Pathophysiology

Body temperature is dependent on the balance between heat production from metabolism and heat loss (or gain) to the environment. The heat-balance equation is

+ [+ conduction + radiation + convection - evaporation]

Through the four mechanisms of radiation, convection, conduction, and evaporation, the body is able to maintain core temperature within a very narrow range. Radiation, conduction, and convection are considered sensible or "dry" heat-exchange mechanisms. Heat can be transferred in either direction by these three methods: heat can be gained or lost, depending on the environment and the body. Radiation, which is heat transferred by electromagnetic waves, is the primary mechanism of heat loss when the air temperature is lower than body temperature, accounting for 65 percent of cooling in such an environment. Convection is heat exchange between a surface and a medium, usually the air water molecules circulating around the body, and is usually a minor mechanism of heat loss, accounting for only 10 to 15 percent. Once environmental air temperature exceeds body temperature, however, convection can be a source of heat gain. Convection is greatly affected by winds: as wind speed increases, the amount of heat loss through convection also increases. Conduction, which is heat exchange between two surfaces in direct contact with each other, accounts for only 2 percent of heat loss under normal circumstances. However, the conductivity of water is 25 percent times greater than air; thus, heat can be lost very quickly with immersion in cool water.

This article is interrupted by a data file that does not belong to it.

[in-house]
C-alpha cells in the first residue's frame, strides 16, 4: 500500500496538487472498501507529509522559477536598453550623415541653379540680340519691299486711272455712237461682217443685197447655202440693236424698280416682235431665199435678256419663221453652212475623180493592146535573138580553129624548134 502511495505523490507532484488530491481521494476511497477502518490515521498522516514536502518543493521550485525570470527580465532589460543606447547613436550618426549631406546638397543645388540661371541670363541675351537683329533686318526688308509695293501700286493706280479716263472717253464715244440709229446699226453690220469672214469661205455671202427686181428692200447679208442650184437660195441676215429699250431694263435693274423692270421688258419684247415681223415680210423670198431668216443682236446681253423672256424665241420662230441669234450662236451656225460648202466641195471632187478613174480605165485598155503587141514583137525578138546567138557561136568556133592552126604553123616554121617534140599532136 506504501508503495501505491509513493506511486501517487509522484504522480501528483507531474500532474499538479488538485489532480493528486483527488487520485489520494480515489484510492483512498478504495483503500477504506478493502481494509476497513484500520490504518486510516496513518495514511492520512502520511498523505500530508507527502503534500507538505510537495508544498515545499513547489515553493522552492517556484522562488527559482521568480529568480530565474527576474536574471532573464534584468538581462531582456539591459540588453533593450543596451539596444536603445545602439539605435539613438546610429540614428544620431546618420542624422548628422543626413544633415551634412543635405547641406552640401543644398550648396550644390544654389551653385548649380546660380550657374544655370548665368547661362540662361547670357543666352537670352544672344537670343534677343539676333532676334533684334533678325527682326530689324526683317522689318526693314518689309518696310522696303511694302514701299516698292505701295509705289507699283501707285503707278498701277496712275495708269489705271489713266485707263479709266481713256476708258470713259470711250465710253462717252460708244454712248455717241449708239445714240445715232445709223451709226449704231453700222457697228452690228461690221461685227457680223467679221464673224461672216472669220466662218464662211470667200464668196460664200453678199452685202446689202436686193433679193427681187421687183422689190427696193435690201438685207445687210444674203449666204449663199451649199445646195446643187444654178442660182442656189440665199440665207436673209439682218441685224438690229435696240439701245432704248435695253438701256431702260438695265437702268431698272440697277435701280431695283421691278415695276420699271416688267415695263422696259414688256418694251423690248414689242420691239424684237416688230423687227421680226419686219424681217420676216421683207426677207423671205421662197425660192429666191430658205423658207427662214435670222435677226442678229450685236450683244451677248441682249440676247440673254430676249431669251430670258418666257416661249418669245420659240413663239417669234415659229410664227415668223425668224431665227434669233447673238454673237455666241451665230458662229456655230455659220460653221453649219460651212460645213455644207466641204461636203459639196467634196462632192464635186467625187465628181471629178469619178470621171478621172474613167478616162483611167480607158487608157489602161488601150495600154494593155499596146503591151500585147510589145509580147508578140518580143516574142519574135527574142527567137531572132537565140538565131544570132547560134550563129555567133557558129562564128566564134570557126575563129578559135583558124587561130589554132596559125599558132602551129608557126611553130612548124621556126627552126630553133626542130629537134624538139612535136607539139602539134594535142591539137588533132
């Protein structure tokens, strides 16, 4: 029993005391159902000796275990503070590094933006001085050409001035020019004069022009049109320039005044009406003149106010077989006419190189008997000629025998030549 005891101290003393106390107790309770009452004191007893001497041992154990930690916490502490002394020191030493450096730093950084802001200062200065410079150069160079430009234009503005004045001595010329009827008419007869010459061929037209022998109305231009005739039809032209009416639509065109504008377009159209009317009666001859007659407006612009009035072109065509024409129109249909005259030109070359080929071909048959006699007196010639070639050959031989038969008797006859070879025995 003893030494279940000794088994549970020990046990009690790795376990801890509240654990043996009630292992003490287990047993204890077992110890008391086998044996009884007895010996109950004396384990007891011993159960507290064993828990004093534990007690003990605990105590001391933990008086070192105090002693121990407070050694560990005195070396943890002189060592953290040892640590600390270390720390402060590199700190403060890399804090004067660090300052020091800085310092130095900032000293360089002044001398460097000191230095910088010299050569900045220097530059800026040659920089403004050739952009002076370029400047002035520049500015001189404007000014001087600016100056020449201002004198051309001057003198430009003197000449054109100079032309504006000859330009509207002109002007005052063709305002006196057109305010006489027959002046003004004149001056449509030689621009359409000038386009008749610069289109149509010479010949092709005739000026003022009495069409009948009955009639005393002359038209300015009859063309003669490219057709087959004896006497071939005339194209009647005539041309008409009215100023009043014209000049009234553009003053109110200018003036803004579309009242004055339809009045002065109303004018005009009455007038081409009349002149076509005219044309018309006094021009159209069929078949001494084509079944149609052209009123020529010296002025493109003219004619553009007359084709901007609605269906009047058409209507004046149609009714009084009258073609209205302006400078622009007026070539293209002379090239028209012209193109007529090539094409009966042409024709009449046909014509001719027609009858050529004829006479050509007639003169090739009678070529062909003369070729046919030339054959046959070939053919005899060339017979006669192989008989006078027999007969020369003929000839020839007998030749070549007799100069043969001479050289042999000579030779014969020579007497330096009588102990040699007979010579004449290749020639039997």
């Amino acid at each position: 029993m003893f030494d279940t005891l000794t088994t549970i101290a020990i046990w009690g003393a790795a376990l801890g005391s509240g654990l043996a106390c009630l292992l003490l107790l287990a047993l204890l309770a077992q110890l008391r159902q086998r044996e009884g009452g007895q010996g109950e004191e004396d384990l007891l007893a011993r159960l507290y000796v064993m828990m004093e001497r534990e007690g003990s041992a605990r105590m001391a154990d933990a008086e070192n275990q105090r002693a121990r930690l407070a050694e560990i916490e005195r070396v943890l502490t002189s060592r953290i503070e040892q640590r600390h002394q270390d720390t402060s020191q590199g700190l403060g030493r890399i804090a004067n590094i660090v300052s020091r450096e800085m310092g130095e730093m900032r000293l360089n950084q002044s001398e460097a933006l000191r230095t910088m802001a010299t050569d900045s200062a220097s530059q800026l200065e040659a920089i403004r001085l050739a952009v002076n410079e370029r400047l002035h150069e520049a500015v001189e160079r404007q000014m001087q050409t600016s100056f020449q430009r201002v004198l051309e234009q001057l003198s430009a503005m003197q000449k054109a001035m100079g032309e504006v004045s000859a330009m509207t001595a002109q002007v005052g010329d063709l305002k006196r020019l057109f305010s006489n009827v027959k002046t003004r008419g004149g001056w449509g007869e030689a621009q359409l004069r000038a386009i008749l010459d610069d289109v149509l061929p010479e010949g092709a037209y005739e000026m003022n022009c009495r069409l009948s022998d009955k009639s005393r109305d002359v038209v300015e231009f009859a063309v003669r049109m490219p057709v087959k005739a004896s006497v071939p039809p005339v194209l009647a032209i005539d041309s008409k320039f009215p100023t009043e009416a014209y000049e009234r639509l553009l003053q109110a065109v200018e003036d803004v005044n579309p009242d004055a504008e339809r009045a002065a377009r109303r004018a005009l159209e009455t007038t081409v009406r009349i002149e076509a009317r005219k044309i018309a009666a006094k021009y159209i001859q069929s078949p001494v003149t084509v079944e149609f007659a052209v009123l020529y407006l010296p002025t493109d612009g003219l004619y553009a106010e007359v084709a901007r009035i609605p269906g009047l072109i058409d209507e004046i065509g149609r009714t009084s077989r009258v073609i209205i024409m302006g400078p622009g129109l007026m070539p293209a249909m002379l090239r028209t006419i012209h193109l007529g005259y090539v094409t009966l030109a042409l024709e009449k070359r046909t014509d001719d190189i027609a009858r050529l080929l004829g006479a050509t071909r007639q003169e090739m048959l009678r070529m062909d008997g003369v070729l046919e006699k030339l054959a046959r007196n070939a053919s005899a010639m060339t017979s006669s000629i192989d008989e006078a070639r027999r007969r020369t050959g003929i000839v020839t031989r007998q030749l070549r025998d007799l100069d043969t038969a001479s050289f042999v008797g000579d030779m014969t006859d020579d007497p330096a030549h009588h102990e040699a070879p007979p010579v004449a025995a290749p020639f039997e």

Evaporation is considered insensible or "wet" heat exchange. Unlike the "dry" or sensible heat exchanges in which heat can be gained or lost, evaporation can only result in heat loss. Evaporation is the conversion of liquid to a gaseous phase at the expense of energy. Humans primarily disperse heat by evaporation through the mechanism of sweating; the respiratory component of evaporation does not contribute significantly to heat loss. Sweating can dissipate a tremendous amount of heat, and in an environment in which the air temperature is greater than the body temperature, sensible exchange mechanisms cease to become a source of heat gain, and evaporation becomes the only means of heat dispersal. Sweat that drips to the ground or is wiped off does not result in significant heat loss. Actual evaporation must take place for heat loss to occur. Conditions of high humidity block evaporation, and conditions of both high humidity and high ambient temperatures are particularly hazardous.

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